you can see, the total area isn’t that large, but it includes a pretty
large fraction of many of the east coast’s coastal cities. That would
be expensive.

It got me to thinking about where would Massachusetts and New England fare in a sea level rise.  To get an idea I found a set of EPA maps.  According to Google Earth, my house is at about 45 feet above sea level.  However, by the maps, some high value areas of Boston would be flooded or at least would be more vulnerable to hurricanes.  Food for thought.

Thoughts on the Fair Elections Financing Act

Someone asked me what I thought about about the Fair Elections Financing Act .  On a first read through and based on my experience running under the Clean Elections Law in 2002, the proposed law has serious flaws. 

Problems with the Clean Election Law

First problems with the previous and now dead Clean Elections law:

1.  While there was a significant amount of money available, if you didn’t qualify, and it isn’t easy to qualify, you were stuck.  Either, you run under the individual contribution limits, look like you are
sticking to your principles and raise little money or you chuck the limits and look like an inexperienced opportunist.

2.  Most voters don’t pay attention to campaigns until Sept., but the law required that a candidate be certified in April/May.  The primary isn’t even until Sept.  Setting things up this way helps people who already have a large network, or are willing to sacrifice everything for the first part of the year to build a network.  If you have a family & job, i.e. are a citizen who isn’t an activist, you don’t have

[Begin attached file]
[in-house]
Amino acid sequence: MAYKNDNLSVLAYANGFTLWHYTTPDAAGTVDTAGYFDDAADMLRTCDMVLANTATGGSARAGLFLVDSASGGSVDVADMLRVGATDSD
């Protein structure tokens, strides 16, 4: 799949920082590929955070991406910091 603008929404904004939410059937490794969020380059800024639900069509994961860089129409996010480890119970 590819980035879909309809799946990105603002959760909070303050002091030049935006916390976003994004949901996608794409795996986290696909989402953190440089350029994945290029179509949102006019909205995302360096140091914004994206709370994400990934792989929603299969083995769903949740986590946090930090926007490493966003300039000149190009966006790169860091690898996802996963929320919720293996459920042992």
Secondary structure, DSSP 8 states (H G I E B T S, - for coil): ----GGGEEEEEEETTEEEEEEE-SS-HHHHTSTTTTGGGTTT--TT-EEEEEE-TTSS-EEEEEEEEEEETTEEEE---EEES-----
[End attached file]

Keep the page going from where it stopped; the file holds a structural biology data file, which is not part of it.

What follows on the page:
the time for this and you might as well not apply.

3.  It was never clear to me how a write-in candidate qualifies. Looks like they don’t.  Another strike against the now defunct system.

What is different with the new proposed law

The new system still suffers from these problems, but adds an additional hurdle to qualify (the aggregate contribution threshold) and doesn’t give you much money to run a campaign. 

The aggregate contribution threshold requires that in addition to a state rep. candidate getting 200 people to give a contribution, she also has to raise a total of $5000.  For state senate, both requirements are doubled.

Under the Clean Elections Law a candidate would get a large amount of money if they had a primary opponent and more if they had a general election opponent.  The proposed law would limit the amount given out to three dollars for every one dollar the candidate raises.  Under this scheme, it is unclear to me how a candidate gets more public money after they comply should they raise more money.

How I would make the proposed law better

Since the law changes from a lump sum to a matching format, which is a reasonable, though not ideal change, I would suggest that the law give people much more time to qualify, drop the aggregate contribution limit and drop the established opponent requirement.